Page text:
'I don't see a recession': Fed chief dismisses gloomy predictions

Marcus Newton
January 13, 2019

A key measure of US inflation was little changed in December while falling energy prices dragged down the broader gauge, giving the Federal Reserve little urgency to raise interest rates soon as it signals a more cautious approach in 2019.

US stocks initially turned lower after Powell said the central bank is sticking with its process of shrinking its balance sheet to a more normal level, which removes stimulus put into place to revive the economy following the financial crisis and recession a decade ago.

In the past week, Chairman Jerome Powell and other officials have stressed that the central bank will be patient and flexible in responding to economic data, including the potential effects of the trade war.

Clarida repeated Powell's assertion earlier in the day that monetary policy was not on a preset course.

S&P Global Ratings estimated that the shutdown will trim 0.05 percent off of US GDP each week.

The monthly reductions, effectively running on autopilot, have been criticized by some as a steady tightening of financial conditions the Fed should reconsider.

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The us Central Bank, the Federal Reserve has pressed the pause button. Big picture: "they don't have that much further to go and they don't have to go there fast", said Robert Tipp, chief investment strategist with PGIM Fixed Income in Newark, New Jersey. The latest forecasts issued in December suggested rates could rise by a median of two more times in 2019, but Powell said it was a mistake to construe that as any sort of official forecast or "plan".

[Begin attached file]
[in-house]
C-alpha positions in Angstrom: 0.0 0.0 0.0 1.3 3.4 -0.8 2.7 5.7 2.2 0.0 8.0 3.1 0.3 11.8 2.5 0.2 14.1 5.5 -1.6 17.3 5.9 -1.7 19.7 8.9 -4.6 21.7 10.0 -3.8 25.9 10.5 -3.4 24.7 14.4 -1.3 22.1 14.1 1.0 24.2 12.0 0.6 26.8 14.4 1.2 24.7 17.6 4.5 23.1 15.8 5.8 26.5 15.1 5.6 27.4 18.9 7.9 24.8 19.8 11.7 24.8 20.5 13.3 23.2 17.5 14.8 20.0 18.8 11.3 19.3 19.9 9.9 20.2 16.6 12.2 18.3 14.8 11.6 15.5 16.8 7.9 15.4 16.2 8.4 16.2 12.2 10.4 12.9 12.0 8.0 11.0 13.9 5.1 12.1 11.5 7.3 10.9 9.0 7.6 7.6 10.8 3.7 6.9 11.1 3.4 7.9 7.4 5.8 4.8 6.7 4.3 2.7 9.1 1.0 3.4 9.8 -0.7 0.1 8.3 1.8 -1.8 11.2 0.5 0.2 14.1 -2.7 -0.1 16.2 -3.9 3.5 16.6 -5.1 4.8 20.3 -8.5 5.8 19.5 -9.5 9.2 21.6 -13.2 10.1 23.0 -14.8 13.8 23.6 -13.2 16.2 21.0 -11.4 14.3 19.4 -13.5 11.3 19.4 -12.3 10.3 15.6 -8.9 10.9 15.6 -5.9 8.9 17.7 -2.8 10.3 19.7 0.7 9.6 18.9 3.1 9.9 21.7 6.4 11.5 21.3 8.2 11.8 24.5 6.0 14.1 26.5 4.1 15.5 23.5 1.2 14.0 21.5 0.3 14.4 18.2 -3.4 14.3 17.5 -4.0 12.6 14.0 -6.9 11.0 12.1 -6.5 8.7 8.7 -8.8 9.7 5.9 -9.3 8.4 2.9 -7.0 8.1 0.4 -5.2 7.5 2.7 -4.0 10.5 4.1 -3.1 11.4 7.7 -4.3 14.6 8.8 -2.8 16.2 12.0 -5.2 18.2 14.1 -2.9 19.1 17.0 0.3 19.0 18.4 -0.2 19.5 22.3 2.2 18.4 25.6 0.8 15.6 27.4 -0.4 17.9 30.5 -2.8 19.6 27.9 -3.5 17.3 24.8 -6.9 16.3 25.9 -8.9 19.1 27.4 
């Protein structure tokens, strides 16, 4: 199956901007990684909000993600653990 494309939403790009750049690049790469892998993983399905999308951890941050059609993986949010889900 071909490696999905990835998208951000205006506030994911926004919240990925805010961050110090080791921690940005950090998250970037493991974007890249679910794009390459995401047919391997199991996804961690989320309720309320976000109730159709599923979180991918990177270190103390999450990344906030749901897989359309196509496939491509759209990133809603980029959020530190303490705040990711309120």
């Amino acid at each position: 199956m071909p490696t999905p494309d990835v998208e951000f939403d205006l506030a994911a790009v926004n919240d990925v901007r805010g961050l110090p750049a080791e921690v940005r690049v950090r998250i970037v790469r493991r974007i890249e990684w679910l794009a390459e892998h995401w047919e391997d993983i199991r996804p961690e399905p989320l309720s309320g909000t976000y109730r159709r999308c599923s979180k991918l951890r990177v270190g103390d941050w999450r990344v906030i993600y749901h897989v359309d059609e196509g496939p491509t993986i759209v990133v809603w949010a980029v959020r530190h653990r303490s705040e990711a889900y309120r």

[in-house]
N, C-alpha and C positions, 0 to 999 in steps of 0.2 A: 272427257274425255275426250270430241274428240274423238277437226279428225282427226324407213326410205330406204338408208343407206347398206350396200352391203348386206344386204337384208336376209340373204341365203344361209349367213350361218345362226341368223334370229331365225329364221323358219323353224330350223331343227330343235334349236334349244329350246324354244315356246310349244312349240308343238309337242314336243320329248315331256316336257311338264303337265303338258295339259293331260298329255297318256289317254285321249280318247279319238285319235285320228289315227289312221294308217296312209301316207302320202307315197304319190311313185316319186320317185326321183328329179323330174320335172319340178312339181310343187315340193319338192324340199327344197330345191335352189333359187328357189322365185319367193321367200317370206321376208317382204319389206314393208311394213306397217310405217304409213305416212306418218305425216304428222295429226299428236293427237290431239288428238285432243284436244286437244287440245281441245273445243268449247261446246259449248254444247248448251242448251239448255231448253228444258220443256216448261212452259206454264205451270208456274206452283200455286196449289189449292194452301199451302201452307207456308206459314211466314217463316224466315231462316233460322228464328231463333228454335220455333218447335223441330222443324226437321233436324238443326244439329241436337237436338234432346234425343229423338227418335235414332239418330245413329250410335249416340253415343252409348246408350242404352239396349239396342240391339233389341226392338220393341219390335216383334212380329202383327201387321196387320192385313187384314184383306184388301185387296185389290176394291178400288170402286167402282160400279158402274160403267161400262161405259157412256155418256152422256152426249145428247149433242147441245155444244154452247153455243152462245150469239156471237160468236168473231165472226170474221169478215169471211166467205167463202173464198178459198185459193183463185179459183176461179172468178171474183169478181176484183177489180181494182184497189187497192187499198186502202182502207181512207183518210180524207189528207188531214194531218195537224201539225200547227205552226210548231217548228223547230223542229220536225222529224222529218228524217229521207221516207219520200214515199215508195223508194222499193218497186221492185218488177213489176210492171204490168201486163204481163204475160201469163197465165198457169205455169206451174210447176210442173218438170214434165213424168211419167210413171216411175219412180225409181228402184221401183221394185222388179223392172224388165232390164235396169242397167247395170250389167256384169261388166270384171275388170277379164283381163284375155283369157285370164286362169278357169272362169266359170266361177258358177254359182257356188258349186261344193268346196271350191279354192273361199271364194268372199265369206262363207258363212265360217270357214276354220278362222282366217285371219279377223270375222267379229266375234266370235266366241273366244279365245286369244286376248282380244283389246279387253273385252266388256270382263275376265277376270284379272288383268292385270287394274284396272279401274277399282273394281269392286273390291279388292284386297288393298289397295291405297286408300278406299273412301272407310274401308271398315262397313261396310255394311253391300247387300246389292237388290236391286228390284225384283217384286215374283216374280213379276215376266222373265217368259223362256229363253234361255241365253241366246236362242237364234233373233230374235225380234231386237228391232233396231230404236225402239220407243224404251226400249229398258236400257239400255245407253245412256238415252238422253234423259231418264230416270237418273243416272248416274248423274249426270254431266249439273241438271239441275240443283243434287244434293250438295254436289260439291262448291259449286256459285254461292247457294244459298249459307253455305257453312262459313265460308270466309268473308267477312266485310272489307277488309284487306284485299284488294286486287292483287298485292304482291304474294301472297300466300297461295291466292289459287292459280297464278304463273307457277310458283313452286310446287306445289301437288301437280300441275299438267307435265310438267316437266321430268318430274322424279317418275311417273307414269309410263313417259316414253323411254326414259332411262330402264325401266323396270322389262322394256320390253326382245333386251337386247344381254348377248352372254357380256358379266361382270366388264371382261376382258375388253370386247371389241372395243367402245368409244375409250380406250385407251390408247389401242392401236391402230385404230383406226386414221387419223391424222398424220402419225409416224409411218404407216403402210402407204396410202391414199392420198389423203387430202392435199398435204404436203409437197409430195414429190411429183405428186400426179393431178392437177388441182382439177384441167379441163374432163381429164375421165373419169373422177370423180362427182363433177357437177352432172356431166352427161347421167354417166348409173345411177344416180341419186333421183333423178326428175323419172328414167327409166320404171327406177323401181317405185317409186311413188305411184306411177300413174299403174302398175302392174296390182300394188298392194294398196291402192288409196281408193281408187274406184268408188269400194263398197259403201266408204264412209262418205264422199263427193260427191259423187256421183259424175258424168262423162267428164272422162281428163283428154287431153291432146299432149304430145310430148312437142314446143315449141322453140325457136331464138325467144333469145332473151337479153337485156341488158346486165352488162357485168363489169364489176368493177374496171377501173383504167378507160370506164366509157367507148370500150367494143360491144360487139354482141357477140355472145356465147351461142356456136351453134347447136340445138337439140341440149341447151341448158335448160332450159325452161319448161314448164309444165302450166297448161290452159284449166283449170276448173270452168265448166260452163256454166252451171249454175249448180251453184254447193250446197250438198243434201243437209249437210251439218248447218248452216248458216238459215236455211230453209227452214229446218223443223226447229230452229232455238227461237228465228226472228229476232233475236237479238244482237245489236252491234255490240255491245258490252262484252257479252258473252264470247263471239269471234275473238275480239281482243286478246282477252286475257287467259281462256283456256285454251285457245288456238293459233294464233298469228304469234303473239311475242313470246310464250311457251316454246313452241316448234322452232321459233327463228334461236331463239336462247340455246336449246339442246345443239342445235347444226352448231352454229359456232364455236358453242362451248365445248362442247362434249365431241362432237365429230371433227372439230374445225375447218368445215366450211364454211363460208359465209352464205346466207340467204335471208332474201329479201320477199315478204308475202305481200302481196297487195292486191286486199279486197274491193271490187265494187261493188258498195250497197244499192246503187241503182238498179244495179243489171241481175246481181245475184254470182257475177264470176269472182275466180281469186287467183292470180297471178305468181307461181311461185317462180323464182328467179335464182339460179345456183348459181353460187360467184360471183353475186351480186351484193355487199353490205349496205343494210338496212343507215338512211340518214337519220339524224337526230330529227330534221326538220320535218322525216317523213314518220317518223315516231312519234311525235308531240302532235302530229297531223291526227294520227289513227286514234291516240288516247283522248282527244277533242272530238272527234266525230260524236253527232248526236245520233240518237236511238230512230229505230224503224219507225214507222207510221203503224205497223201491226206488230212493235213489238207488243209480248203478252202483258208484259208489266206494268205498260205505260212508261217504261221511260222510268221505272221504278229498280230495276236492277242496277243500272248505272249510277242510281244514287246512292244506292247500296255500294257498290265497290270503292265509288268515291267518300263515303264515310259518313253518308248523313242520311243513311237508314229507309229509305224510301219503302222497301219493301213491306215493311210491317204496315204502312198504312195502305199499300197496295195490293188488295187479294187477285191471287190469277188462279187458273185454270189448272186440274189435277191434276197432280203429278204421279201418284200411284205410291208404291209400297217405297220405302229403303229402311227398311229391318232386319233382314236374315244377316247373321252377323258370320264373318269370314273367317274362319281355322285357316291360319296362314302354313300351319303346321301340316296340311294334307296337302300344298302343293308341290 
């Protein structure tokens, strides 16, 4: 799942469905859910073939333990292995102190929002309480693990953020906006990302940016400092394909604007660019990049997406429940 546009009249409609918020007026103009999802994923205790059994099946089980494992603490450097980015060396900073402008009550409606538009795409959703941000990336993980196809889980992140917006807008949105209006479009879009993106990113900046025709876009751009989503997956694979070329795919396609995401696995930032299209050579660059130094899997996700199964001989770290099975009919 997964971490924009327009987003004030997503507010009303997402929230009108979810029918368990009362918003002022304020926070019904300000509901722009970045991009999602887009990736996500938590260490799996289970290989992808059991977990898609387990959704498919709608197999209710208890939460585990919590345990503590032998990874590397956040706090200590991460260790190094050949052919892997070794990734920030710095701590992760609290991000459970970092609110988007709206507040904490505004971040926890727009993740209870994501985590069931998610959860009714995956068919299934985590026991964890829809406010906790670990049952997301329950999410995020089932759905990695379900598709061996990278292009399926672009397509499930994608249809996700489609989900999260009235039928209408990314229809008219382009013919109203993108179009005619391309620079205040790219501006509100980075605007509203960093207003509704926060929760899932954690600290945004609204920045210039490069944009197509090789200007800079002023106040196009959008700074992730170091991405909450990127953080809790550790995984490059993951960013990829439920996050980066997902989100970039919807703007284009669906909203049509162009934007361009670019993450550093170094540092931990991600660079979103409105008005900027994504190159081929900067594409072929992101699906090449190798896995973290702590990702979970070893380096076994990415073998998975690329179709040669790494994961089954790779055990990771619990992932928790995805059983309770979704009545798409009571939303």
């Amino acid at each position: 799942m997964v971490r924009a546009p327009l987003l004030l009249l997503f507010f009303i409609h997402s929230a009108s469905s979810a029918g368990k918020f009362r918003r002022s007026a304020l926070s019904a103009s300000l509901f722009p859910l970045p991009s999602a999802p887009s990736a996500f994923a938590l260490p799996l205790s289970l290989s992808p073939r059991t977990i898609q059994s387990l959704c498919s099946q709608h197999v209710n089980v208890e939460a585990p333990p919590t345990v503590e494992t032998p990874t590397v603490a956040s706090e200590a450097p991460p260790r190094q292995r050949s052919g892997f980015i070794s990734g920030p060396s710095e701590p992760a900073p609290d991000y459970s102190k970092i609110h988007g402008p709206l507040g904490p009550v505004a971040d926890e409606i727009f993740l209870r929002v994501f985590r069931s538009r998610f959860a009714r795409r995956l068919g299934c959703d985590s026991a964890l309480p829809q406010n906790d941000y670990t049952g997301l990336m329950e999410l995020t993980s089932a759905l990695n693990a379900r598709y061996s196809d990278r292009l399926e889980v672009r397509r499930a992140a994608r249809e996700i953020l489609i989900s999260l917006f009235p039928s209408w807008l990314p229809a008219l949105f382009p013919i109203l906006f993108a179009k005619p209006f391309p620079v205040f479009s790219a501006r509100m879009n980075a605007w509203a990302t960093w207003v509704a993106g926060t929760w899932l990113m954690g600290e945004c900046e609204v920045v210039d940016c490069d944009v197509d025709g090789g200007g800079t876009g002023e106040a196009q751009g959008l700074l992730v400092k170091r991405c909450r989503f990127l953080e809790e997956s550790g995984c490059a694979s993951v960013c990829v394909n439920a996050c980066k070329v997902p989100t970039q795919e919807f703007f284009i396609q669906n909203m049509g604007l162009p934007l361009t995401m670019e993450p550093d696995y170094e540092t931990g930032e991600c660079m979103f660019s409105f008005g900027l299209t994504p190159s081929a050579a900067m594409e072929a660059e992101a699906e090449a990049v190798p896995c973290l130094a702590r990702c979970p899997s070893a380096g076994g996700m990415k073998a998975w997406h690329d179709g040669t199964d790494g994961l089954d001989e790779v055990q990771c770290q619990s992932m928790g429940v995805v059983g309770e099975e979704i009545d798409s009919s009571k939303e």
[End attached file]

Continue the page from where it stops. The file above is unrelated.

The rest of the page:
Mr. Clarida said monetary policy, after four rate increases past year, isn't on "preset course".

"Notwithstanding strong economic growth and a low unemployment rate, inflation has surprised to the downside recently, and it is not yet clear that inflation has moved back to 2 per cent on a sustainable basis, " Clarida said.

Powell also anxious about the lack of key economic statistics during the government shutdown that the Fed uses to take the temperature of the economy, such as retail sales and GDP growth.

While there is wide agreement that the USA economy will grow more slowly than the roughly three percent rate of 2018, there's a lot of debate about how fast the slowdown will be.

Many business leaders remain optimistic about the United States economy this year, despite higher interest rates and large swings in the stock market. The principal worry is global growth, he said in questioning by David Rubenstein, the co-founder of private-equity firm Carlyle Group, where Powell was previously a partner.

Other reports by MaliBehiribAe

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